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 Table of Contents  
REVIEW ARTICLE
Year : 2019  |  Volume : 1  |  Issue : 1  |  Page : 7-11

Angiotensin in Clinical Practice


Department of Critical Care, Guy's and St Thomas' Hospital, King's College London, London, UK

Date of Web Publication4-Jan-2019

Correspondence Address:
Dr. Marlies Ostermann
Department of Critical Care, Guy's and St Thomas' Hospital, King's College London, London SE1 7EH
UK
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DOI: 10.4103/jtccm.jtccm_1_18

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  Abstract 


Interest in the use of angiotensin (AT) (particularly in the context of shock) had been rekindled by recent randomized trial data (notably the AT II for the Treatment of High-Output Shock-3 study). This review article outlines the renin–AT system in health and during sepsis as well as the proposed clinical uses of AT II. The potential for wider application within critical care is also considered.

Keywords: Angiotensin, sepsis, shock


How to cite this article:
Ahmadnia E, Hall A, Ostermann M. Angiotensin in Clinical Practice. J Transl Crit Care Med 2019;1:7-11

How to cite this URL:
Ahmadnia E, Hall A, Ostermann M. Angiotensin in Clinical Practice. J Transl Crit Care Med [serial online] 2019 [cited 2021 May 14];1:7-11. Available from: http://www.tccmjournal.com/text.asp?2019/1/1/7/249331




  Introduction Top


Pharmacological management of blood pressure is a key component of contemporary critical care. In the setting of sepsis, systemic arterial hypotension requiring exogenous vasopressor support is a cardinal feature of septic shock.[1] International guidelines[2] recommend aiming for a mean arterial pressure (MAP) of at least 65 mmHg in septic shock, with the rationale that adequate organ perfusion may mitigate the progression to organ dysfunction/failure. Prompt reversal of hypotension is advised,[2] noting that intraoperative studies concluded that even short periods of hypotension (i.e. min) conferred a greater risk of acute kidney injury (AKI) and myocardial injury.[3],[4] Furthermore, it has been suggested that those with a history of chronic hypertension, aiming for a higher MAP may reduce AKI in sepsis.[5]

Hypotension in the context of sepsis can be multifactorial, with distributive (i.e. vasodilatory) and cardiogenic components. In adequately fluid-resuscitated patients, catecholamines (typically noradrenaline) and vasopressin analogs (typically vasopressin) are used to ameliorate the distributive element of sepsis-induced shock. The number of suitable vasoconstrictor drugs is limited. Apart from a greater number of adverse cardiac events with dopamine compared to noradrenaline, there is no compelling outcome data to support the use of one vasopressor over any of the others.[6],[7],[8],[9],[10]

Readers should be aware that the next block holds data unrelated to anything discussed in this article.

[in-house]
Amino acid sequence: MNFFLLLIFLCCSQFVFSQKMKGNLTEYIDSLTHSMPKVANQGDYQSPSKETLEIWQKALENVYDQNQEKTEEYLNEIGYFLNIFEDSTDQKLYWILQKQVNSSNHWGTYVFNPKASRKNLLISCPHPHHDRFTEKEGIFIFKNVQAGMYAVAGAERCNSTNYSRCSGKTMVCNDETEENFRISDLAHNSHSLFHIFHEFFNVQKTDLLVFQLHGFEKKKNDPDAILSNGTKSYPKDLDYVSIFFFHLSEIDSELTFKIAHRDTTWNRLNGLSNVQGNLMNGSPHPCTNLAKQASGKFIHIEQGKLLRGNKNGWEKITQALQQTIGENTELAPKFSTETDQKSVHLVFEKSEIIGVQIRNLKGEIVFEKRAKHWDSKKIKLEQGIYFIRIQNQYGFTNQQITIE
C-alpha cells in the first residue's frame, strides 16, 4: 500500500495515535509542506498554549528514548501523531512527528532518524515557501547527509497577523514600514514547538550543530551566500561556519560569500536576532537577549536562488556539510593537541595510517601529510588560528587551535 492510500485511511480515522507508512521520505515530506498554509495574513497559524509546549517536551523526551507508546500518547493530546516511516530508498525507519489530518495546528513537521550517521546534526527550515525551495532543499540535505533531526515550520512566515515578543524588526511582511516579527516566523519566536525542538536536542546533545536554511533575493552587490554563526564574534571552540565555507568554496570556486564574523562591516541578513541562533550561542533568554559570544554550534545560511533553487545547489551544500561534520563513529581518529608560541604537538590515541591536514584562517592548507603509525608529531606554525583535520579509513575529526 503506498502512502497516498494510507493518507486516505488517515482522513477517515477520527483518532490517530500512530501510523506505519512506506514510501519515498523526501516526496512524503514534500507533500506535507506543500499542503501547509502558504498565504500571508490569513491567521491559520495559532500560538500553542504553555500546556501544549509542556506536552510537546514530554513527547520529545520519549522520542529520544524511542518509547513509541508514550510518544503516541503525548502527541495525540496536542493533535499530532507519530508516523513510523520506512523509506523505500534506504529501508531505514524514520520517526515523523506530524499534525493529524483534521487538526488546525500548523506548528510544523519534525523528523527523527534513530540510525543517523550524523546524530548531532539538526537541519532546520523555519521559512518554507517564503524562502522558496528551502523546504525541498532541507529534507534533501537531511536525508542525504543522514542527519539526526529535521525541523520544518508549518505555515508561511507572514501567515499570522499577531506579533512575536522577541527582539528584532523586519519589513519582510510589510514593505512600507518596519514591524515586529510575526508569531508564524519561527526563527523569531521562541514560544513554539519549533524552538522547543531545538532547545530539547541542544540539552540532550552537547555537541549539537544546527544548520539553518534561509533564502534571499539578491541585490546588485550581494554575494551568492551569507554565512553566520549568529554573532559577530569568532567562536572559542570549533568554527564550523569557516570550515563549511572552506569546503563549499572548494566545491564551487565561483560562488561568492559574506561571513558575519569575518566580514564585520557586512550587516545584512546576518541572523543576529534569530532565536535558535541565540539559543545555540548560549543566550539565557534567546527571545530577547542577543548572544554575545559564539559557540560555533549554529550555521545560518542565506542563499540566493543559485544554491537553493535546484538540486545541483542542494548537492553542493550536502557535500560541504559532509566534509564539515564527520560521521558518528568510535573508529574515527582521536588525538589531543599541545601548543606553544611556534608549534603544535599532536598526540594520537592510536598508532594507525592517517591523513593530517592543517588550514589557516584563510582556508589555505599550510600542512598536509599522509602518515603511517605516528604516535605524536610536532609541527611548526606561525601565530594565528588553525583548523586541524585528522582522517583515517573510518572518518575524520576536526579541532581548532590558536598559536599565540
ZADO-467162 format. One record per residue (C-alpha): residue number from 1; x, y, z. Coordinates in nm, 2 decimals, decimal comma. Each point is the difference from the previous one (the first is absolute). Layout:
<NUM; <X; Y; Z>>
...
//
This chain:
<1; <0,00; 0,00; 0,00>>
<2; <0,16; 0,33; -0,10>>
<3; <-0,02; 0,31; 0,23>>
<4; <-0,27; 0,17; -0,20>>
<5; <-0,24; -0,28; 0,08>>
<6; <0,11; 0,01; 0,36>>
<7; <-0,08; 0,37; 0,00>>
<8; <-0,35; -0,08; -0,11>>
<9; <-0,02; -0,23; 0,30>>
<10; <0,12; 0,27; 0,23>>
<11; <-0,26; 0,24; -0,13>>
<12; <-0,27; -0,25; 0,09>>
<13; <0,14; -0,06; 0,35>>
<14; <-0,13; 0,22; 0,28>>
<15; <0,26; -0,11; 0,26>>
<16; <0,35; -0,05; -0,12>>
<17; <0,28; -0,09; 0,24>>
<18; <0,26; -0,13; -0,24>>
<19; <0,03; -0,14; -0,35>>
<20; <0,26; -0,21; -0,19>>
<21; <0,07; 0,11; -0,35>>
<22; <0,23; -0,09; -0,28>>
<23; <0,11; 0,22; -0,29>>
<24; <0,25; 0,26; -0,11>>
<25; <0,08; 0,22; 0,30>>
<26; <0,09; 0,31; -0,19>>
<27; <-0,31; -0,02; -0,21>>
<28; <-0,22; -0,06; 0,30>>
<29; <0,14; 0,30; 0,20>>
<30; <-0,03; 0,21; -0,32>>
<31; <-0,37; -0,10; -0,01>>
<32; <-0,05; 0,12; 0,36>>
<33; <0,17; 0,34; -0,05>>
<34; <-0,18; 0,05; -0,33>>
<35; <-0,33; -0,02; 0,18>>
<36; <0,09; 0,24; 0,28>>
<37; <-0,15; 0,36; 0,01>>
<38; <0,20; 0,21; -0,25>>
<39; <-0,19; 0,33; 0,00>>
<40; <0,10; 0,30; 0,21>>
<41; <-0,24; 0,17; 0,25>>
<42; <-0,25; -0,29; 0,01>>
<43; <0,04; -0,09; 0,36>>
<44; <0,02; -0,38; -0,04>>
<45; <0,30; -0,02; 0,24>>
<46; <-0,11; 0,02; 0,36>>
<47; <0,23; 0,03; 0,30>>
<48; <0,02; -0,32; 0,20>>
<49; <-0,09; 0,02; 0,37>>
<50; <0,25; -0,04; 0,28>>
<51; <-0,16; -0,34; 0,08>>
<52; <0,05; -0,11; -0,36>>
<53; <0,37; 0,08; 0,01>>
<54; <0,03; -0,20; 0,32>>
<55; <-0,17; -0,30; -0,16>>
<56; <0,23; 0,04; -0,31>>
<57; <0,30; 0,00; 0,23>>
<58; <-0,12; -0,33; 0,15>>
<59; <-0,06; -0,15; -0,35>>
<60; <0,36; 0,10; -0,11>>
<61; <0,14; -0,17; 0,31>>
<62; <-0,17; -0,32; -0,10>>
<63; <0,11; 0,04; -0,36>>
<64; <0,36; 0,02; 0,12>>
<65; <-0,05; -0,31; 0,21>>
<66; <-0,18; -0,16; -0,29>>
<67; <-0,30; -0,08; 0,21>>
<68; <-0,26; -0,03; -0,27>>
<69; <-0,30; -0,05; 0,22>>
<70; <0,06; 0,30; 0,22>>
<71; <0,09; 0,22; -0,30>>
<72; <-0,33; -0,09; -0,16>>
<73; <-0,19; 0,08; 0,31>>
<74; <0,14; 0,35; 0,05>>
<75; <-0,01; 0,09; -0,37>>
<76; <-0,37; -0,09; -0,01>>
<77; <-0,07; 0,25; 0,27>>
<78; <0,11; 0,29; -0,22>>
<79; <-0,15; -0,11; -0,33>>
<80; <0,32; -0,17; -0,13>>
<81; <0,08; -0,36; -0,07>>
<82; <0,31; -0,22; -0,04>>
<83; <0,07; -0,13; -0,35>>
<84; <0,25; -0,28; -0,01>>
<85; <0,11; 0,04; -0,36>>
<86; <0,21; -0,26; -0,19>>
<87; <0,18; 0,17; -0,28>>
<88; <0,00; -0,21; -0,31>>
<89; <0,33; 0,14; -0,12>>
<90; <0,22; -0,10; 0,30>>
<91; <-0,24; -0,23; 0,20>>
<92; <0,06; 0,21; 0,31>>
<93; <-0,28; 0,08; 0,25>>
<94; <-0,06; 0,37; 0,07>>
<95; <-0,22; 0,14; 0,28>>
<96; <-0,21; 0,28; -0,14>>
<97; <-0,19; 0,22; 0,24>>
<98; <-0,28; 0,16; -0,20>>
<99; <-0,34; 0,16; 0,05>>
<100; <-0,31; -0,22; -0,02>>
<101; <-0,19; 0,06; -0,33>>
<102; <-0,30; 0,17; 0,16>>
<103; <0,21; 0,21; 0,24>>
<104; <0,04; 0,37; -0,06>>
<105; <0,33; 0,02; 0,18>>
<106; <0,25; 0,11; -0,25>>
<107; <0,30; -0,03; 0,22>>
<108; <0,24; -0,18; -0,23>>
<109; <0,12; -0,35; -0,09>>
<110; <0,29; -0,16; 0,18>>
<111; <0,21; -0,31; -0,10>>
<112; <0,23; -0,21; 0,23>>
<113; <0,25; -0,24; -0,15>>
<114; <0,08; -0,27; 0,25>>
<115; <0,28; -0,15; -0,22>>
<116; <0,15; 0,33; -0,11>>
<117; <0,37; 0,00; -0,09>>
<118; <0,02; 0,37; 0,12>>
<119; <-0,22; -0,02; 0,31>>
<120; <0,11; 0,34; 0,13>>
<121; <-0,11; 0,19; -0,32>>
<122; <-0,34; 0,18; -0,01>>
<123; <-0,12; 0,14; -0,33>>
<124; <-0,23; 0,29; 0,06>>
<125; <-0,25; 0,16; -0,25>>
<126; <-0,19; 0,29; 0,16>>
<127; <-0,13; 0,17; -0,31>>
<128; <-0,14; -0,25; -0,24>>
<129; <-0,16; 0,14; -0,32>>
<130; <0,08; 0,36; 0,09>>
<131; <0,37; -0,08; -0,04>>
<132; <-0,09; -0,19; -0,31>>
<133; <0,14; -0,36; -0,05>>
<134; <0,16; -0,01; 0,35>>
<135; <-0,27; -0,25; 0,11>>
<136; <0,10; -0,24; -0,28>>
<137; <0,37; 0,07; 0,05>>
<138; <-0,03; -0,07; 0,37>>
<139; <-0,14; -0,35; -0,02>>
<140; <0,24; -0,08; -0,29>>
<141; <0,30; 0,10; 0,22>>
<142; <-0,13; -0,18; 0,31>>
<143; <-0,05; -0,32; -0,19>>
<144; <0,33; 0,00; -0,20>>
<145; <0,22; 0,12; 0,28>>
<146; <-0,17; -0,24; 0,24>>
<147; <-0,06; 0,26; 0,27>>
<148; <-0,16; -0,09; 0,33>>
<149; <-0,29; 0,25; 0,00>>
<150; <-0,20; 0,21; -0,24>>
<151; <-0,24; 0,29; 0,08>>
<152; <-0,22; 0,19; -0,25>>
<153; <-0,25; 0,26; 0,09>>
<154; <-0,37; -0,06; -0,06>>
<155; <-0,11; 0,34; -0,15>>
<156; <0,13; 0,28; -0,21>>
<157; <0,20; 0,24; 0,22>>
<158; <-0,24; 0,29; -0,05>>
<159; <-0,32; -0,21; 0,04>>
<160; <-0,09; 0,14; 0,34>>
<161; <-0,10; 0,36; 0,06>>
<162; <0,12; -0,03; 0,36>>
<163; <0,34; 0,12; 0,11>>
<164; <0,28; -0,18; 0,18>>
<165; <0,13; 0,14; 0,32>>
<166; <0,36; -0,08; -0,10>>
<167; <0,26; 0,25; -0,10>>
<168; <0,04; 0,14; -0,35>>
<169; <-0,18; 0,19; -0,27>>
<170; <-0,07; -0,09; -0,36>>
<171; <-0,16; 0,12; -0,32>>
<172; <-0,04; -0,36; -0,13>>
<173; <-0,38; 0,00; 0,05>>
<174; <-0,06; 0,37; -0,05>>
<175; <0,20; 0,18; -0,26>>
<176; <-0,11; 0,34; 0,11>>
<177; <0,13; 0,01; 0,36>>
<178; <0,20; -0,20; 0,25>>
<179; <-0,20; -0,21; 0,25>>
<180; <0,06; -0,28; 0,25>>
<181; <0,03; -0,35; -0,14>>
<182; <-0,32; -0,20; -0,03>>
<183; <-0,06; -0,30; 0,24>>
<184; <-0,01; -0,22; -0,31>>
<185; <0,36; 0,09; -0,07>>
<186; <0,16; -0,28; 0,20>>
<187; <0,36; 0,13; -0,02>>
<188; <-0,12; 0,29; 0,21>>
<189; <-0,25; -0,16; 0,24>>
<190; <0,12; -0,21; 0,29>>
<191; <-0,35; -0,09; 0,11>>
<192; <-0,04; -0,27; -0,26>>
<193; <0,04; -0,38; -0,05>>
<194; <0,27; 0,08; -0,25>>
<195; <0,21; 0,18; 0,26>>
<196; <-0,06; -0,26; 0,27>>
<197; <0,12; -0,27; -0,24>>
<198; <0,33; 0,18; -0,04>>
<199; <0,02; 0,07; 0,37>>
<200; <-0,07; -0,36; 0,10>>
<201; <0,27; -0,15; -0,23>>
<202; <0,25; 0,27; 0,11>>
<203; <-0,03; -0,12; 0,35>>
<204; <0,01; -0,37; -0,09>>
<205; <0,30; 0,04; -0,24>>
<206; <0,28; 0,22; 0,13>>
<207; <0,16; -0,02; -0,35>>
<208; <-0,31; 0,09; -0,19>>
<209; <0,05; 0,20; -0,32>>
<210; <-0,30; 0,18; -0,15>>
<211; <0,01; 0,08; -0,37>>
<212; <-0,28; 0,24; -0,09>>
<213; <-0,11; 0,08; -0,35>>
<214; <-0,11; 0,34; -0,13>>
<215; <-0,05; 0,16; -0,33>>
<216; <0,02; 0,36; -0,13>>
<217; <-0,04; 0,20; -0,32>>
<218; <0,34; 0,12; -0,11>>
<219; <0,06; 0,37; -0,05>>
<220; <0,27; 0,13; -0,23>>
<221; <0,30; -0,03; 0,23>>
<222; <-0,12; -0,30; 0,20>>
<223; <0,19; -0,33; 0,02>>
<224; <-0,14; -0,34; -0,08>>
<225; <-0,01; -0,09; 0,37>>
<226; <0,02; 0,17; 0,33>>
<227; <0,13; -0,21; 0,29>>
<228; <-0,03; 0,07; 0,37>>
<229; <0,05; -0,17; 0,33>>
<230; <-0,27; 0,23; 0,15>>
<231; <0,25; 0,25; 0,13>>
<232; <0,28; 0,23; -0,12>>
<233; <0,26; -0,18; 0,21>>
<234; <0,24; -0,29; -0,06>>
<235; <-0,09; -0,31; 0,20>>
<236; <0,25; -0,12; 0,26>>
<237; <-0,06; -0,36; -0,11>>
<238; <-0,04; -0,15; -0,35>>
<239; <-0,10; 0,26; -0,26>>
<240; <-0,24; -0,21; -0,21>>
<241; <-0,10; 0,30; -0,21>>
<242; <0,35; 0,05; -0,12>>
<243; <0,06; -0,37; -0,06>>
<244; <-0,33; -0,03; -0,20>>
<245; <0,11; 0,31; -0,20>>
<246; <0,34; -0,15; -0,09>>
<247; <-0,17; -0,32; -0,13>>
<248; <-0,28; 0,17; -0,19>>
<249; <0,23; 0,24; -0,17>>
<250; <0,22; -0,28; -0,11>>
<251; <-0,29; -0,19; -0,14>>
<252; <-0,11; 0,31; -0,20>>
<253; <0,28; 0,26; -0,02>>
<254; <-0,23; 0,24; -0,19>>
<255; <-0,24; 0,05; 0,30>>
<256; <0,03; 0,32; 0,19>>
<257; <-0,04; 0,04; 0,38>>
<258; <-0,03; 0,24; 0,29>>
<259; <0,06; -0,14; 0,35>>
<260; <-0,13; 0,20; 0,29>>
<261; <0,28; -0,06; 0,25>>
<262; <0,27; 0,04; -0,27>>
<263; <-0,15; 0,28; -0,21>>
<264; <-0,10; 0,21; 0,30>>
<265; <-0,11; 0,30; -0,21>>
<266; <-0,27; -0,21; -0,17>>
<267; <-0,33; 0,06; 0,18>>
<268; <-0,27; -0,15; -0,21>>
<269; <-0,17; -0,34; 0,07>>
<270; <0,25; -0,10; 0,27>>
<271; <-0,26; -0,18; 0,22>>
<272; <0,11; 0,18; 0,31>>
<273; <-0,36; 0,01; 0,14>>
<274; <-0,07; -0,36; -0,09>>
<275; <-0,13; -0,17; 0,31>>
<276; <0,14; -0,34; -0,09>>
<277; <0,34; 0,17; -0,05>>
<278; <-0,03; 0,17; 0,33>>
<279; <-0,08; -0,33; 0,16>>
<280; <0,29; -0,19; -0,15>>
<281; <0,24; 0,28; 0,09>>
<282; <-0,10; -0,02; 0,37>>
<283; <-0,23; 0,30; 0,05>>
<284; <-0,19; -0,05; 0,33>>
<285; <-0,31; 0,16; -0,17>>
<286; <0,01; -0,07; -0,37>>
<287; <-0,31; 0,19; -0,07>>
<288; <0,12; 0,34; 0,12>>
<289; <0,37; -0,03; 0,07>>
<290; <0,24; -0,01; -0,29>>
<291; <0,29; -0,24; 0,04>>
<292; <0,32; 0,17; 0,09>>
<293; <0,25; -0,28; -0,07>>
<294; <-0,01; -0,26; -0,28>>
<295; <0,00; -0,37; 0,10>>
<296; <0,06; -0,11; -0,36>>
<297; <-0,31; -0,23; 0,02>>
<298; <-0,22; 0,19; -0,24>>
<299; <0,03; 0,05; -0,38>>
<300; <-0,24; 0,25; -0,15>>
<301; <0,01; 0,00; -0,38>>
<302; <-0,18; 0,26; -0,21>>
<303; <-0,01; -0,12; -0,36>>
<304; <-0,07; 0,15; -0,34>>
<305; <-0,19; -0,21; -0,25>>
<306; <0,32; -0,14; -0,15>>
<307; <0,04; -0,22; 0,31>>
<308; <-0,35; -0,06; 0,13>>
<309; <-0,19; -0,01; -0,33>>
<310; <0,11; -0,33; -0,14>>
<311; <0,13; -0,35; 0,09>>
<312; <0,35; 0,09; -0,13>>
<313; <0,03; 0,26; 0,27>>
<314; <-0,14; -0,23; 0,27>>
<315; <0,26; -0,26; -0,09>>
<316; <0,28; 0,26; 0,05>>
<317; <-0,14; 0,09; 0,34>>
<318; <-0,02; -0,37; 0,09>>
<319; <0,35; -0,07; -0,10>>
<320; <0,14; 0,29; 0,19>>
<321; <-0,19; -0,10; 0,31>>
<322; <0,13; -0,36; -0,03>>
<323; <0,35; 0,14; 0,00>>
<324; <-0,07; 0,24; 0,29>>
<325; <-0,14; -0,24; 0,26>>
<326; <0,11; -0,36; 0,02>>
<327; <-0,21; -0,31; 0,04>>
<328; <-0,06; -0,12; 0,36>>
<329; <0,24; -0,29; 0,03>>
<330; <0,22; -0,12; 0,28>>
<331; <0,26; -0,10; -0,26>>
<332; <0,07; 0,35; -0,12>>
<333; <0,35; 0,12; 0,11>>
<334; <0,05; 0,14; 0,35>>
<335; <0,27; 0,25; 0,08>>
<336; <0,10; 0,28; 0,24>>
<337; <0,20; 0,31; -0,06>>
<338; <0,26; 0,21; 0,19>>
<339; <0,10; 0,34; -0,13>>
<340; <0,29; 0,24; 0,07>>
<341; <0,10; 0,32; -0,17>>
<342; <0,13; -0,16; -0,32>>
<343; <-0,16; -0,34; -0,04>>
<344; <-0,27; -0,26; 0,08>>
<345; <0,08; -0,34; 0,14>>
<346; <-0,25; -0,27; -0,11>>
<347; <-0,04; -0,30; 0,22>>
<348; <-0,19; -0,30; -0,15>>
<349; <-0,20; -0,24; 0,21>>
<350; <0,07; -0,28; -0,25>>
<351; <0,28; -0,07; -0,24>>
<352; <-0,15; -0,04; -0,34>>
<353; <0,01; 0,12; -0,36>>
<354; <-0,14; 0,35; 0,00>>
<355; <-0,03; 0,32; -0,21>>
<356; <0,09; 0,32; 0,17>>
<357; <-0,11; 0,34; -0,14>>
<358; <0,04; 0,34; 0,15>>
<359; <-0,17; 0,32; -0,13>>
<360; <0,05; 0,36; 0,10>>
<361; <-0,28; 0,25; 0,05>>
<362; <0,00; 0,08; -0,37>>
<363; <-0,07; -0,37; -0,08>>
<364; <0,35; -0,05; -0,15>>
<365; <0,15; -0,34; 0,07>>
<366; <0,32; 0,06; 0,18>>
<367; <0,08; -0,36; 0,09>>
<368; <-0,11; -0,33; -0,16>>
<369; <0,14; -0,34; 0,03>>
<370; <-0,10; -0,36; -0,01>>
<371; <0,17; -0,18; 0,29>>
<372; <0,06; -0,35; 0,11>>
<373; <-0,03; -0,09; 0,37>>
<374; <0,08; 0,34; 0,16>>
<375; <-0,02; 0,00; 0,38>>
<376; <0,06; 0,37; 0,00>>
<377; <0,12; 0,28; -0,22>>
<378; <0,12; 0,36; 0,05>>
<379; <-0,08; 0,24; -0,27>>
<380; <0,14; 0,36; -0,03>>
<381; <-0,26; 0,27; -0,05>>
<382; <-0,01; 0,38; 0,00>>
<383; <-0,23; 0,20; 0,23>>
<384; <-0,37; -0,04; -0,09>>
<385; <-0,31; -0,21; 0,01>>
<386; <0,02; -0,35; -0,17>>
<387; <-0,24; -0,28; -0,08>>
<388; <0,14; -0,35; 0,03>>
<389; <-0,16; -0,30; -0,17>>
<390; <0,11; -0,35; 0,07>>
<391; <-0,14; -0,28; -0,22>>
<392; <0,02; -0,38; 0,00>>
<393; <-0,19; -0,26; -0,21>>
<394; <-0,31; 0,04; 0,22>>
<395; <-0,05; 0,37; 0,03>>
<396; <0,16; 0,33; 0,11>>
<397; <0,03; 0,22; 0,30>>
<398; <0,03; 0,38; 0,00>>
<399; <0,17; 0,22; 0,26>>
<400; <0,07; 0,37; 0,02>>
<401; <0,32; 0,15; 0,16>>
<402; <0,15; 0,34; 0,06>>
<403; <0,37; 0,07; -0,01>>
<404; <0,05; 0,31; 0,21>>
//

The renin–angiotensin system (RAS) has predominantly been viewed as a target for therapeutic antagonism, particularly within acute and chronic cardiovascular care.[11],[12] However, the reemergence of angiotensin II (AT II) as an agonist of the RAS (with subsequent hypertensive effect) within a recent randomized controlled trial (RCT)[13] has prompted much interest in it as an additional therapeutic pharmacological option for vasodilatory shock. This review explores the physiology, history, and clinical experience of AT II use.


  The Physiology Of the Renin–angiotensin System Top


The renin–AT cascade[14],[15],[16] [Figure 1] gives rise to AT II, an octapeptide with potent vasopressor properties. Its action is terminated by rapid degradation through a number of pathways, whose products include AT (1-7)AT III, AT IV, and AT A.[16] The breakdown products of AT II are biologically active, and the complex interplay between them is still being investigated. AT II has a half-life of around 30 s in the circulation, compared with around 15–30 min in tissues.[14],[15]
Figure 1: Primary pathways of the renin-angiotensin system. ACE: Angiotensin converting enzyme, ACE2: Angiotensin converting enzyme 2, APA: Aminopeptidase A, APN: Aminopeptidase N, Ang: Angiotensin, AT: Angiotensin receptor

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The existence of a wide range of RASs accounts for the difference between circulation and tissue half-life. In addition to the “classic” RAS which helps to maintain macrocirculatory homeostasis, most tissues have been shown to have “tissue” RAS and “intracellular” RAS. The tissue RAS is predominantly involved in microcirculatory regulation and inflammatory processes (including vascular permeability, apoptosis, cellular growth, migration, and cell differentiation), with the intracellular RAS participating in intracellular signaling pathways.[17]